Watching other people present can be a useful way of picking up new ways of presenting. For example if someone tells you to slow down your rate of speech, then find a video of someone who uses pause well. Study it, try it out, find what works and what doesn’t, make it your own (authenticity is key) and then incorporate it into your next presentation. Below are some videos I like and why I find them useful.
In this video Chris Anderson gives an insight into the one thing that all great presenters at TED have in common. He says “your number 1 task as a speaker is to transfer into your listeners minds an extraordinary gift, a strange and beautiful object we call an idea” Have a listen to the talk and find out how you do that.
I find this presentation a great example of how you can take what could be a very complex talk and make it simple. The unveiling of Leonardo Da Vinci at all stages of his life is done in just five minutes!
Barack Obama talks about gun violence in America and in particular the first graders from Sandy Hook Elementary School. I’ve included this here because we can learn a lot about how to deliver a very difficult presentation. First, use pause to gather yourself and your thoughts and secondly don’t be afraid to show your emotions (not too much though). We always rehearse for presentations, but rehearsing is even more important in this situation.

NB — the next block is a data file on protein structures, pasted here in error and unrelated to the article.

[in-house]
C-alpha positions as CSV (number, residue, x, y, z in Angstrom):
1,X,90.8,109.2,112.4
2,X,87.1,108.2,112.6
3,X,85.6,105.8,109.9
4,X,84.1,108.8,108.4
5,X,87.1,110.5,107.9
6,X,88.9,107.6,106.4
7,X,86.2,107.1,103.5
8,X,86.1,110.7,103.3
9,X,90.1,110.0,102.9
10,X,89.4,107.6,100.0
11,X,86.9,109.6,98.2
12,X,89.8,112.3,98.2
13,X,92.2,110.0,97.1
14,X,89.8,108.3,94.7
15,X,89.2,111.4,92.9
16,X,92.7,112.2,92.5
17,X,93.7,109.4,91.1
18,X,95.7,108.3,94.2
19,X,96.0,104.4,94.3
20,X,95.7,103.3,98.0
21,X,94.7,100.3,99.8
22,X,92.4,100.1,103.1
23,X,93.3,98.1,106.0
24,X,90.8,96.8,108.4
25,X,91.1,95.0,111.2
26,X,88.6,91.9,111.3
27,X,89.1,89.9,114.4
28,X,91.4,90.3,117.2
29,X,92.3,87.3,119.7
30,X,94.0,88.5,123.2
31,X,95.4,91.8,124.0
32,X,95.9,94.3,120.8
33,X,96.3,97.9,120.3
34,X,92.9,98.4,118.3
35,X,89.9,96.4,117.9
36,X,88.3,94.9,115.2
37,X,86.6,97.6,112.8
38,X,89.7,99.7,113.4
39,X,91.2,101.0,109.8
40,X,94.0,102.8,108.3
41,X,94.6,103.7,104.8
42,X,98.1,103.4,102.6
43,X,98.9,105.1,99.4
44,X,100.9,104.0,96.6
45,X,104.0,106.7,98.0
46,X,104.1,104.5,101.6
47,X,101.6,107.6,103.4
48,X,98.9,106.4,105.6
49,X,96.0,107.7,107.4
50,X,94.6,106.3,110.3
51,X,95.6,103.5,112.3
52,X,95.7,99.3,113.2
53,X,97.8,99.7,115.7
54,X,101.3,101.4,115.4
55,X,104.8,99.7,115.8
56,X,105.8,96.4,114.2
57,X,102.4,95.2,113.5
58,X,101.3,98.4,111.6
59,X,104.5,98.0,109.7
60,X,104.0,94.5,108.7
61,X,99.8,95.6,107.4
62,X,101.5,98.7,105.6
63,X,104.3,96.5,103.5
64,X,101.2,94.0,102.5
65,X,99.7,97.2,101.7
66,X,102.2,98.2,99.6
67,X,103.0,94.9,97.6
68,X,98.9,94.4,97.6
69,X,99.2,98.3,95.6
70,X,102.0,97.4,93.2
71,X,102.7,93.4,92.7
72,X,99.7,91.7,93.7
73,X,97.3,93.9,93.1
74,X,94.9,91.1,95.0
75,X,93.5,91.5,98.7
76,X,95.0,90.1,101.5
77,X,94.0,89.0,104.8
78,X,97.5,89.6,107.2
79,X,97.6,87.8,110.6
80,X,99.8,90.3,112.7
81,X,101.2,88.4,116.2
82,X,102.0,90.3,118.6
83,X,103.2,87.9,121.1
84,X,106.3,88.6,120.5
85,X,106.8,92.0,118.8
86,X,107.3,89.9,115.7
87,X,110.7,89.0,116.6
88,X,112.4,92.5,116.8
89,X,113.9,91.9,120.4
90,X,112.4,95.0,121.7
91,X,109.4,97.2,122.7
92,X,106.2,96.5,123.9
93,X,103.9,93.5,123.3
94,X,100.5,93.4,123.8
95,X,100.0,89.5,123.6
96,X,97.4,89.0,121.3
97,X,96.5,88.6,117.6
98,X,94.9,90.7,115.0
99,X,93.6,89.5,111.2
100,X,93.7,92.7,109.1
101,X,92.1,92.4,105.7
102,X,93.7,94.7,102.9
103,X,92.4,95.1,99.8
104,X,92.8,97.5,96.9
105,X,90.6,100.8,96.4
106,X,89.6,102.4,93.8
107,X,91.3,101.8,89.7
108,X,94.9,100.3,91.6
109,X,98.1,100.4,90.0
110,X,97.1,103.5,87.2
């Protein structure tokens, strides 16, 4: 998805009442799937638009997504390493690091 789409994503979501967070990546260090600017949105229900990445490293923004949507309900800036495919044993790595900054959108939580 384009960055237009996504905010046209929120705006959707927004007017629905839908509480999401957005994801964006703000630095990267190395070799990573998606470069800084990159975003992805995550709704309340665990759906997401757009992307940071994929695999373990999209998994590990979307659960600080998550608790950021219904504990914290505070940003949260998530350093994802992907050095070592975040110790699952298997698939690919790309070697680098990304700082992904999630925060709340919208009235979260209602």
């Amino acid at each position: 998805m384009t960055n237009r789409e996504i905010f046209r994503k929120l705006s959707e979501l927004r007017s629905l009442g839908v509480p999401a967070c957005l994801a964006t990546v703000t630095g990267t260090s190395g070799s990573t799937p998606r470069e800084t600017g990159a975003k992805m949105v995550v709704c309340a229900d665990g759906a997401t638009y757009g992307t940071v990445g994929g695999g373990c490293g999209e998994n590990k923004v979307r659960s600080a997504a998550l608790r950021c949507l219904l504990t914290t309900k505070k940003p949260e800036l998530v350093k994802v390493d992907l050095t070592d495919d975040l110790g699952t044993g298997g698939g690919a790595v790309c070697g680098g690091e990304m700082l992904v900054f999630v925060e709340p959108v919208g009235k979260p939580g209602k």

I like Helen Fishers talk because on one hand she is knowledgeable, passionate and engaging and on the other she breaks a whole bunch of presentation rules. She speaks too quickly, ums and ahs, uses her notes too often, peers over the top of her glasses and skims the audience. But here’s the thing, it doesn’t matter because what she does well far out weighs what she doesn’t.